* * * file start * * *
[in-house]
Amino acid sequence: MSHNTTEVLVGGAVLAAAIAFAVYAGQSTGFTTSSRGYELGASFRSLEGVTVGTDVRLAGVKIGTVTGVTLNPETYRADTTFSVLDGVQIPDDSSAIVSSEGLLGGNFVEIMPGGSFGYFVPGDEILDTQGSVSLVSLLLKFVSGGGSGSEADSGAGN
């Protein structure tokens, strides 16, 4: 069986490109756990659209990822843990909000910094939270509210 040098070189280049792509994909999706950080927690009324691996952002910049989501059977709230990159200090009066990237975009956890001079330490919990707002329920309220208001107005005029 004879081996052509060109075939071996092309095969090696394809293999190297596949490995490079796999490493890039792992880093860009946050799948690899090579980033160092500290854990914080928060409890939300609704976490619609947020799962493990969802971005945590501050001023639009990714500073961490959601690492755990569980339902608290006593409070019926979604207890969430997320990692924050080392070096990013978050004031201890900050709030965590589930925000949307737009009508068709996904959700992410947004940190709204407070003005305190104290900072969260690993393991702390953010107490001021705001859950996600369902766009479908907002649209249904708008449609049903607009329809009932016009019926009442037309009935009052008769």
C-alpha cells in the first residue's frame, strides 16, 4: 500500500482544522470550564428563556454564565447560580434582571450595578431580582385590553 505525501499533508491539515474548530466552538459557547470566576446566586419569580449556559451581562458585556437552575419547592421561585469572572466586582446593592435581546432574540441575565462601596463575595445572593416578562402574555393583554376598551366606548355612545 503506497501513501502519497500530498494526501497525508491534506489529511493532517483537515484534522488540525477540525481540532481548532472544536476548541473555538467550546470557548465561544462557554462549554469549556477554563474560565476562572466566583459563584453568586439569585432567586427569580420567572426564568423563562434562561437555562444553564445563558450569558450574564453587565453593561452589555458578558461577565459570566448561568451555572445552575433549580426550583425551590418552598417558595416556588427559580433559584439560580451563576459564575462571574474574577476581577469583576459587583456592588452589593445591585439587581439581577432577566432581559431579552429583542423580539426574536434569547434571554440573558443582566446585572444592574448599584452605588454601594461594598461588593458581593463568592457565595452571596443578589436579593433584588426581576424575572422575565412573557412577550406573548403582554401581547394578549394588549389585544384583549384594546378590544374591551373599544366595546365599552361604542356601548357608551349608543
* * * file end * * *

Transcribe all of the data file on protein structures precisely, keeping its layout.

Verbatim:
[in-house]
Amino acid sequence: MSHNTTEVLVGGAVLAAAIAFAVYAGQSTGFTTSSRGYELGASFRSLEGVTVGTDVRLAGVKIGTVTGVTLNPETYRADTTFSVLDGVQIPDDSSAIVSSEGLLGGNFVEIMPGGSFGYFVPGDEILDTQGSVSLVSLLLKFVSGGGSGSEADSGAGN
């Protein structure tokens, strides 16, 4: 069986490109756990659209990822843990909000910094939270509210 040098070189280049792509994909999706950080927690009324691996952002910049989501059977709230990159200090009066990237975009956890001079330490919990707002329920309220208001107005005029 004879081996052509060109075939071996092309095969090696394809293999190297596949490995490079796999490493890039792992880093860009946050799948690899090579980033160092500290854990914080928060409890939300609704976490619609947020799962493990969802971005945590501050001023639009990714500073961490959601690492755990569980339902608290006593409070019926979604207890969430997320990692924050080392070096990013978050004031201890900050709030965590589930925000949307737009009508068709996904959700992410947004940190709204407070003005305190104290900072969260690993393991702390953010107490001021705001859950996600369902766009479908907002649209249904708008449609049903607009329809009932016009019926009442037309009935009052008769």
C-alpha cells in the first residue's frame, strides 16, 4: 500500500482544522470550564428563556454564565447560580434582571450595578431580582385590553 505525501499533508491539515474548530466552538459557547470566576446566586419569580449556559451581562458585556437552575419547592421561585469572572466586582446593592435581546432574540441575565462601596463575595445572593416578562402574555393583554376598551366606548355612545 503506497501513501502519497500530498494526501497525508491534506489529511493532517483537515484534522488540525477540525481540532481548532472544536476548541473555538467550546470557548465561544462557554462549554469549556477554563474560565476562572466566583459563584453568586439569585432567586427569580420567572426564568423563562434562561437555562444553564445563558450569558450574564453587565453593561452589555458578558461577565459570566448561568451555572445552575433549580426550583425551590418552598417558595416556588427559580433559584439560580451563576459564575462571574474574577476581577469583576459587583456592588452589593445591585439587581439581577432577566432581559431579552429583542423580539426574536434569547434571554440573558443582566446585572444592574448599584452605588454601594461594598461588593458581593463568592457565595452571596443578589436579593433584588426581576424575572422575565412573557412577550406573548403582554401581547394578549394588549389585544384583549384594546378590544374591551373599544366595546365599552361604542356601548357608551349608543